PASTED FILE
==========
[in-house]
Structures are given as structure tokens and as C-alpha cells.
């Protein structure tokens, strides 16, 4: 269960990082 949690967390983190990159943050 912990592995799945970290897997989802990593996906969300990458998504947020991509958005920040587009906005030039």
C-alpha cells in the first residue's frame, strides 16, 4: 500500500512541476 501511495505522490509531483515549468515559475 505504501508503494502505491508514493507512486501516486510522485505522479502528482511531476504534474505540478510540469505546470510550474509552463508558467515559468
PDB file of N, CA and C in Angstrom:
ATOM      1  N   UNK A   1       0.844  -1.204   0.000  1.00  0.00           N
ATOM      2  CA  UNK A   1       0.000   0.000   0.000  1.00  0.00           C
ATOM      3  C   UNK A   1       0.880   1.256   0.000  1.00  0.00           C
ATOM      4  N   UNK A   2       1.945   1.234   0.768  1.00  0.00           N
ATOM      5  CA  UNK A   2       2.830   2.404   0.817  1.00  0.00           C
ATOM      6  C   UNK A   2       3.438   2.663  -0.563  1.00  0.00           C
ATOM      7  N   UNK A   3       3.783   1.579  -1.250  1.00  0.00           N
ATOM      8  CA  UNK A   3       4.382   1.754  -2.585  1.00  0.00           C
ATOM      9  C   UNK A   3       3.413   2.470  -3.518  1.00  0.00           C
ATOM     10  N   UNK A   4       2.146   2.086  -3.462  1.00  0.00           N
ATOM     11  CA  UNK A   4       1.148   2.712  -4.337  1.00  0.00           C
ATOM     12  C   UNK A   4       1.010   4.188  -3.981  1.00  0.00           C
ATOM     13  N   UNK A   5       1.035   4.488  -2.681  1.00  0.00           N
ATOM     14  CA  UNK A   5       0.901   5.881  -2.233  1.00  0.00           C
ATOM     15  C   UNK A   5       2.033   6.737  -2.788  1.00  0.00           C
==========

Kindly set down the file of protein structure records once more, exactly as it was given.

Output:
[in-house]
Structures are given as structure tokens and as C-alpha cells.
């Protein structure tokens, strides 16, 4: 269960990082 949690967390983190990159943050 912990592995799945970290897997989802990593996906969300990458998504947020991509958005920040587009906005030039």
C-alpha cells in the first residue's frame, strides 16, 4: 500500500512541476 501511495505522490509531483515549468515559475 505504501508503494502505491508514493507512486501516486510522485505522479502528482511531476504534474505540478510540469505546470510550474509552463508558467515559468
PDB file of N, CA and C in Angstrom:
ATOM      1  N   UNK A   1       0.844  -1.204   0.000  1.00  0.00           N
ATOM      2  CA  UNK A   1       0.000   0.000   0.000  1.00  0.00           C
ATOM      3  C   UNK A   1       0.880   1.256   0.000  1.00  0.00           C
ATOM      4  N   UNK A   2       1.945   1.234   0.768  1.00  0.00           N
ATOM      5  CA  UNK A   2       2.830   2.404   0.817  1.00  0.00           C
ATOM      6  C   UNK A   2       3.438   2.663  -0.563  1.00  0.00           C
ATOM      7  N   UNK A   3       3.783   1.579  -1.250  1.00  0.00           N
ATOM      8  CA  UNK A   3       4.382   1.754  -2.585  1.00  0.00           C
ATOM      9  C   UNK A   3       3.413   2.470  -3.518  1.00  0.00           C
ATOM     10  N   UNK A   4       2.146   2.086  -3.462  1.00  0.00           N
ATOM     11  CA  UNK A   4       1.148   2.712  -4.337  1.00  0.00           C
ATOM     12  C   UNK A   4       1.010   4.188  -3.981  1.00  0.00           C
ATOM     13  N   UNK A   5       1.035   4.488  -2.681  1.00  0.00           N
ATOM     14  CA  UNK A   5       0.901   5.881  -2.233  1.00  0.00           C
ATOM     15  C   UNK A   5       2.033   6.737  -2.788  1.00  0.00           C